Tirana

Albanian cuisine today

more than a year ago

All that fat, all that sugar and all that drippy oil, once the stamp of 500 years of Ottoman gastronomic excess, if not decadence, had been purged from the cuisine along with other purges of Albania’s past, when the communist regime took over in 1945. And it lasted until the regime fell in 1991. Happily, the spare, semi-starved low calorie, low fat, low cholesterol, no-taste cuisine of that drab era is gone, and now that Albania is attempting to market-economize itself into shape, “food” is back. But nowhere near its former culinary opulence, if you want to characterize a cuisine formerly rich in fat, sugar and flours as such. Today there is hardly a housewife left in the country who knows how to make a decent byrek, baklava or revani dripping with butter. Forget the richness of syrups oozing like golden lava from the crisp layers of baked filo pastries, shanks glistening with spongy layers of crispy fat, mounds of rice overflowing with fruits and nuts like meteors shot from the sun. All that’s gone, it’s true, but there is a culinary comeback of sorts in restaurants, if not yet in homes.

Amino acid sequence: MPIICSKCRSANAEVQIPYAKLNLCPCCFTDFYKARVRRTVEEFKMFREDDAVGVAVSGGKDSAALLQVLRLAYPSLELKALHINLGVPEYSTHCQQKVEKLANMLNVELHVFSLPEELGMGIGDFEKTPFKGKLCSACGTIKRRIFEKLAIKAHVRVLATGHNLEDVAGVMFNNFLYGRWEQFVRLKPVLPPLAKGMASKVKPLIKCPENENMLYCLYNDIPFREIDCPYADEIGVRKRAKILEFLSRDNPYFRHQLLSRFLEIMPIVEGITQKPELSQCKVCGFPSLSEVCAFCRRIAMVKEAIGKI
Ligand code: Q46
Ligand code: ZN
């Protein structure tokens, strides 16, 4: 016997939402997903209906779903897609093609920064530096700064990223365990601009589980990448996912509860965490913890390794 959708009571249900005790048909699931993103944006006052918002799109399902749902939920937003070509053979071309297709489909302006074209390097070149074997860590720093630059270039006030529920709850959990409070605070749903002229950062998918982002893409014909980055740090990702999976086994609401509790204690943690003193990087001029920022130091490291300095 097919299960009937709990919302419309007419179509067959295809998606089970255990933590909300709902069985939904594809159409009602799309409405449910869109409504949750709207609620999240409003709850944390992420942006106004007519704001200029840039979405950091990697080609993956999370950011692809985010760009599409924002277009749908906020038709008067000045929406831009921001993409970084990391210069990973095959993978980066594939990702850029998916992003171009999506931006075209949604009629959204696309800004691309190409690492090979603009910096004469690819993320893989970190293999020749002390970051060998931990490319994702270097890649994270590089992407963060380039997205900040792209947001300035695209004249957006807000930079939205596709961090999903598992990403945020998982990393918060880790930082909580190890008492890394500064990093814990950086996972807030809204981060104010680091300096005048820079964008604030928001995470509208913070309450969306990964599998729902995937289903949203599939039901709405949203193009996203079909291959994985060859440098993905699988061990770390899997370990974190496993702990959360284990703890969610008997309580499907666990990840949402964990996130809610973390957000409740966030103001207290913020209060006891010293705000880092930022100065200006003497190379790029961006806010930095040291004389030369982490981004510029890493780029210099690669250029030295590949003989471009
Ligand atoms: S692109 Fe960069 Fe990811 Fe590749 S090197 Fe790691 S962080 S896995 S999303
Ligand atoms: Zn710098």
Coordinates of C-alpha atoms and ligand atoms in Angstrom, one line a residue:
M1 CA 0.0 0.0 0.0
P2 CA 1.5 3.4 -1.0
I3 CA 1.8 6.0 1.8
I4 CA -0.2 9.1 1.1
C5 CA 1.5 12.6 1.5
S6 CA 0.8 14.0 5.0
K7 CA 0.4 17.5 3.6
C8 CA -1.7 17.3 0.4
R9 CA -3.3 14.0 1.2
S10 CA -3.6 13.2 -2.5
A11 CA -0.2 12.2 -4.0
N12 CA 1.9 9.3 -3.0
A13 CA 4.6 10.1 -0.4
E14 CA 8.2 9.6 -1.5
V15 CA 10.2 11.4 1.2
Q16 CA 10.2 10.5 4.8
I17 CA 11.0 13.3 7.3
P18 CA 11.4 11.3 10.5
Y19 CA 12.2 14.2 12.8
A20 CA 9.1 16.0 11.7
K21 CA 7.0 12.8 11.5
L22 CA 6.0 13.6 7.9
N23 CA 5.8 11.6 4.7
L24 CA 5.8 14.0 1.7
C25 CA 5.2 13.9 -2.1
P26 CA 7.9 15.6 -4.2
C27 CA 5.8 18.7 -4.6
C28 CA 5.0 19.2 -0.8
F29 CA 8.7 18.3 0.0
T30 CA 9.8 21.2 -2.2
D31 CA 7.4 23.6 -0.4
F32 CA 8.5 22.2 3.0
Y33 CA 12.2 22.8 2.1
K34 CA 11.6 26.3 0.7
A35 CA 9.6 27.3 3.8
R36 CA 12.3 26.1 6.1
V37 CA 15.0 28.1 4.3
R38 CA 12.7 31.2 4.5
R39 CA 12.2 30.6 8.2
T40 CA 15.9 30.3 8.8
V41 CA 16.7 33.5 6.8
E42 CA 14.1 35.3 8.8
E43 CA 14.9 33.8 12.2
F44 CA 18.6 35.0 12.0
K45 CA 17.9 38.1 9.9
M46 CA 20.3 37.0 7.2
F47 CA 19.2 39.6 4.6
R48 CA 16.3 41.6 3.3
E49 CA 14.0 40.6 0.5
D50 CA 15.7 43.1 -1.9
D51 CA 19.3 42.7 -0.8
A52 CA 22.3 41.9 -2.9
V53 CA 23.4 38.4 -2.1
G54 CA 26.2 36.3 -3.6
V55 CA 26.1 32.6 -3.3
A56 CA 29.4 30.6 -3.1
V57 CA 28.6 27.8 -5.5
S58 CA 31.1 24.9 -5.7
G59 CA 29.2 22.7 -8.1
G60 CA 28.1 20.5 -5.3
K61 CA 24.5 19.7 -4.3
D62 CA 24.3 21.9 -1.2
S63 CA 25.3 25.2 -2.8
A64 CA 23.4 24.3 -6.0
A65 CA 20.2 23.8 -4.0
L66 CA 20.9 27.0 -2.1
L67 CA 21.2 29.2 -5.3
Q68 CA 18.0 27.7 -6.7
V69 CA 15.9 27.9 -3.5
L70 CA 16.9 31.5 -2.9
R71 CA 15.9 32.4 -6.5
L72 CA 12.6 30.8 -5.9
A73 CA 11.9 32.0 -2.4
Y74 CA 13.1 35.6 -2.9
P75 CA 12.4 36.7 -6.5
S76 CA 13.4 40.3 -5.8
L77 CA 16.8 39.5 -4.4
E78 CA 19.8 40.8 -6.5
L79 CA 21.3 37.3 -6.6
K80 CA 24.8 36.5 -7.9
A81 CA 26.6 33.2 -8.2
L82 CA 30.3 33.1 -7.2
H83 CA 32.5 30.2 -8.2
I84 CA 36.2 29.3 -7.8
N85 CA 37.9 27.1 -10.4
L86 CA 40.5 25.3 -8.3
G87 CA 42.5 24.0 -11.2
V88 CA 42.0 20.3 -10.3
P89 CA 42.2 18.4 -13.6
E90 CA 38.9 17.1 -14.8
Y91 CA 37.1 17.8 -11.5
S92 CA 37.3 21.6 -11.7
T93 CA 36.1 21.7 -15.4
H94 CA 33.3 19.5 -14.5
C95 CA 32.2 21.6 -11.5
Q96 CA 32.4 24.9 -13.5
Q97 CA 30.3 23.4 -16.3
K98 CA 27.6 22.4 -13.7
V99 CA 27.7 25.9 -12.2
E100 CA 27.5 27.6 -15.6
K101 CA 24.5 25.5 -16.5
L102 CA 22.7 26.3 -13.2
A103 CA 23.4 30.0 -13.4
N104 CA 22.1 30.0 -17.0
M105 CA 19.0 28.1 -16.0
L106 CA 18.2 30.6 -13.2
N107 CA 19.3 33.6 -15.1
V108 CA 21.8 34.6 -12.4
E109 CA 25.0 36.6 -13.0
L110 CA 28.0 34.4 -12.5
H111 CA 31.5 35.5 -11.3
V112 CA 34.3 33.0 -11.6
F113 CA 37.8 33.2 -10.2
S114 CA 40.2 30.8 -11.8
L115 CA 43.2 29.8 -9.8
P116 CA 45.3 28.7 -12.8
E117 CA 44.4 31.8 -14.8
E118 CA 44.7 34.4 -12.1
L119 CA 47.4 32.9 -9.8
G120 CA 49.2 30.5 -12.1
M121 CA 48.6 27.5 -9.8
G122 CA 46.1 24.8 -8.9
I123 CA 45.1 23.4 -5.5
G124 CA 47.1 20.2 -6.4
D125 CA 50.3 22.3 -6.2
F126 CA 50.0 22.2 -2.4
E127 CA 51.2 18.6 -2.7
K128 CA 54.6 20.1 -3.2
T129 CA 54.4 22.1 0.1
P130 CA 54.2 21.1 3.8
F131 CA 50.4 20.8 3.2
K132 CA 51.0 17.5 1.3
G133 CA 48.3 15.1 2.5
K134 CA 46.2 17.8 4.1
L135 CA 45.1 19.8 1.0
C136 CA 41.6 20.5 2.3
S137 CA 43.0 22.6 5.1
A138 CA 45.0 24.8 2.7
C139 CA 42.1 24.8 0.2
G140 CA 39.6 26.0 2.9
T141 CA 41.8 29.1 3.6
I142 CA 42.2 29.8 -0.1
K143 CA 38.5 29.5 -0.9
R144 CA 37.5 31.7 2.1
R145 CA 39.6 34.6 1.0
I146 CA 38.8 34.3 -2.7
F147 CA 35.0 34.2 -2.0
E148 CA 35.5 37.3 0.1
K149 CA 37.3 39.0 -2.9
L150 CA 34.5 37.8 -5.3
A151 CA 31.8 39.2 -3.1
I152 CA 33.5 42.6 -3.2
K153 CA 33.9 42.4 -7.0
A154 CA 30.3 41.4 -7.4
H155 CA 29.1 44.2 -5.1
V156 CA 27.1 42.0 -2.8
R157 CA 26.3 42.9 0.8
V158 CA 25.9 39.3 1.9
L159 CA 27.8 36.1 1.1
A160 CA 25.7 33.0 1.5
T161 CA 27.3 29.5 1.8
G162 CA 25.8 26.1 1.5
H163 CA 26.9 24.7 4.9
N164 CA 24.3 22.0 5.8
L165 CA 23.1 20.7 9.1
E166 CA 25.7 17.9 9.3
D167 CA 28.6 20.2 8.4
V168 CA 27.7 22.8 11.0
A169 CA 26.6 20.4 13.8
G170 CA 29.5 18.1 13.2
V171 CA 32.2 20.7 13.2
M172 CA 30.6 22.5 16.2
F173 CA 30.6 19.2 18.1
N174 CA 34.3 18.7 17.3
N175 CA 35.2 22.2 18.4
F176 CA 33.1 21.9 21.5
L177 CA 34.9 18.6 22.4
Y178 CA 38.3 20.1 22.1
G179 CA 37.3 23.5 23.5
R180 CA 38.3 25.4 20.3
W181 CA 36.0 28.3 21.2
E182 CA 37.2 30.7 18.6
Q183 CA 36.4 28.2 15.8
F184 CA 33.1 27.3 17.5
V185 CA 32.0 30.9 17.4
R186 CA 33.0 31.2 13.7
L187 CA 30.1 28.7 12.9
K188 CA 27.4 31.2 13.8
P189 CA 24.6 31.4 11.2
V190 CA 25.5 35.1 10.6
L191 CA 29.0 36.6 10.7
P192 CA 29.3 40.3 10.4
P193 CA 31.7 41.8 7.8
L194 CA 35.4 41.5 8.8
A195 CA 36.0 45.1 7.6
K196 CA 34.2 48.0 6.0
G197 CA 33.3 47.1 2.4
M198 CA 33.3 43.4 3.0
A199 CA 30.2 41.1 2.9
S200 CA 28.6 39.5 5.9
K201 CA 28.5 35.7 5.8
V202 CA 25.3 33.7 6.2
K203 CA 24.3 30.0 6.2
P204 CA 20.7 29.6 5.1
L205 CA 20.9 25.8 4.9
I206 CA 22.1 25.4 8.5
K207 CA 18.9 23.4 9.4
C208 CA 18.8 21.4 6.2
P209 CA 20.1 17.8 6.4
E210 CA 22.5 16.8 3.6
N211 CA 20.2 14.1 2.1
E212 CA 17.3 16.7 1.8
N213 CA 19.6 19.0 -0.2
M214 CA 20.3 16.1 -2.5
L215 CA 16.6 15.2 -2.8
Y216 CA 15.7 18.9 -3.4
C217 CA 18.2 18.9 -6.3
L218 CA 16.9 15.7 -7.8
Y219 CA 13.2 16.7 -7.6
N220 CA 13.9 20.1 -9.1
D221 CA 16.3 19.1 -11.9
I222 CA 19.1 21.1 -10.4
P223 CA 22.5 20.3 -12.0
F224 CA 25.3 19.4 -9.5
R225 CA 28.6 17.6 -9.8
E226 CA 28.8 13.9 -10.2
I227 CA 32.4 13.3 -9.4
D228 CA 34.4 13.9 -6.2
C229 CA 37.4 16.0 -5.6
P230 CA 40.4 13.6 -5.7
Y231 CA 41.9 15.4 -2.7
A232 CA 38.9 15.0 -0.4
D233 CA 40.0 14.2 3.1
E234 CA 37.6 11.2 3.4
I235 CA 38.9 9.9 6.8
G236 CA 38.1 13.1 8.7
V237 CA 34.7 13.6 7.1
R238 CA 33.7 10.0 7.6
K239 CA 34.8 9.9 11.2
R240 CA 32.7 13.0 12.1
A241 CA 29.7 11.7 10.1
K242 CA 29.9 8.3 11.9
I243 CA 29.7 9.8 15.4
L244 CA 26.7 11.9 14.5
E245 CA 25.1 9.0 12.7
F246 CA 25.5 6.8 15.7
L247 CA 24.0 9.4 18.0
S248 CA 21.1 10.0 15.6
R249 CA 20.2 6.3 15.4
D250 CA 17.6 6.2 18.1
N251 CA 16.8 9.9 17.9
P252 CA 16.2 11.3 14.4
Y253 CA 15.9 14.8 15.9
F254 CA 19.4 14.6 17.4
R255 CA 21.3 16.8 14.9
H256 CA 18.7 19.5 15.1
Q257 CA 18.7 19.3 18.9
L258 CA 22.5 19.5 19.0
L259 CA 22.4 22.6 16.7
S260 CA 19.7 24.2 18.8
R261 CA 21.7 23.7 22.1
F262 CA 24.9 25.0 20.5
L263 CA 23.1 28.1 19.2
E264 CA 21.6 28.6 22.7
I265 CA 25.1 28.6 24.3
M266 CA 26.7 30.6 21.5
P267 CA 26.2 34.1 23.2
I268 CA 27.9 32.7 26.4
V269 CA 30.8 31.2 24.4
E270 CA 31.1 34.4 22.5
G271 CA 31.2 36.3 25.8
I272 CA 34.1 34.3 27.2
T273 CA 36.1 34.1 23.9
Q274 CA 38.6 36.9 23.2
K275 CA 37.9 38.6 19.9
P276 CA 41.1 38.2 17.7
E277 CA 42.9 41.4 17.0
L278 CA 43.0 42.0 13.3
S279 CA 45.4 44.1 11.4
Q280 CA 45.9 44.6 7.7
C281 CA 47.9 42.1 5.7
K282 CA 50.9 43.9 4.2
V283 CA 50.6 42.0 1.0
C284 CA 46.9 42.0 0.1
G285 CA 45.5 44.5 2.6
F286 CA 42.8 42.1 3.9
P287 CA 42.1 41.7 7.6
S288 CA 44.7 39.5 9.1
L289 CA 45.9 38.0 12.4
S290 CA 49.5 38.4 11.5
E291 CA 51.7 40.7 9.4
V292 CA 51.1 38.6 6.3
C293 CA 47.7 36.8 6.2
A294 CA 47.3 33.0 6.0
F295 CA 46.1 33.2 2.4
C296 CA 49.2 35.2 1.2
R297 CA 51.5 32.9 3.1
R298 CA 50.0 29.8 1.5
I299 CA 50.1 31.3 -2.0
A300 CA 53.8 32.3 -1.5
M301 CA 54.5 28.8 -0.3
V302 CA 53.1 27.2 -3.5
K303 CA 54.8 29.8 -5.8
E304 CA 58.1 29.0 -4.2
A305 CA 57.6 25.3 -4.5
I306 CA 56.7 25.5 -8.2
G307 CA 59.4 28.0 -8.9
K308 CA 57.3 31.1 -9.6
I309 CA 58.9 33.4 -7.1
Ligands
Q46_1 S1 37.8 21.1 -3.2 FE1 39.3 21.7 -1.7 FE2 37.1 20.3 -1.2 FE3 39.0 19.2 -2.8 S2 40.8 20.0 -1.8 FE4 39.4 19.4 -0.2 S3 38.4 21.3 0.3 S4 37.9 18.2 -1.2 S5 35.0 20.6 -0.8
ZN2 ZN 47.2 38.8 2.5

The wonderful thing about returning to Albania last year after a ten-year absence when only green onions were sold in markets, was to find a thriving, bustling restaurant scene with people actually sitting in cafés munching on pizza or sticking their forks into mounds of spaghetti, heaps of French fries and pick on fish from the oceans and lakes of Albania’s rich marine life. Today, the streets are alive with the smell of food wafting in the air.

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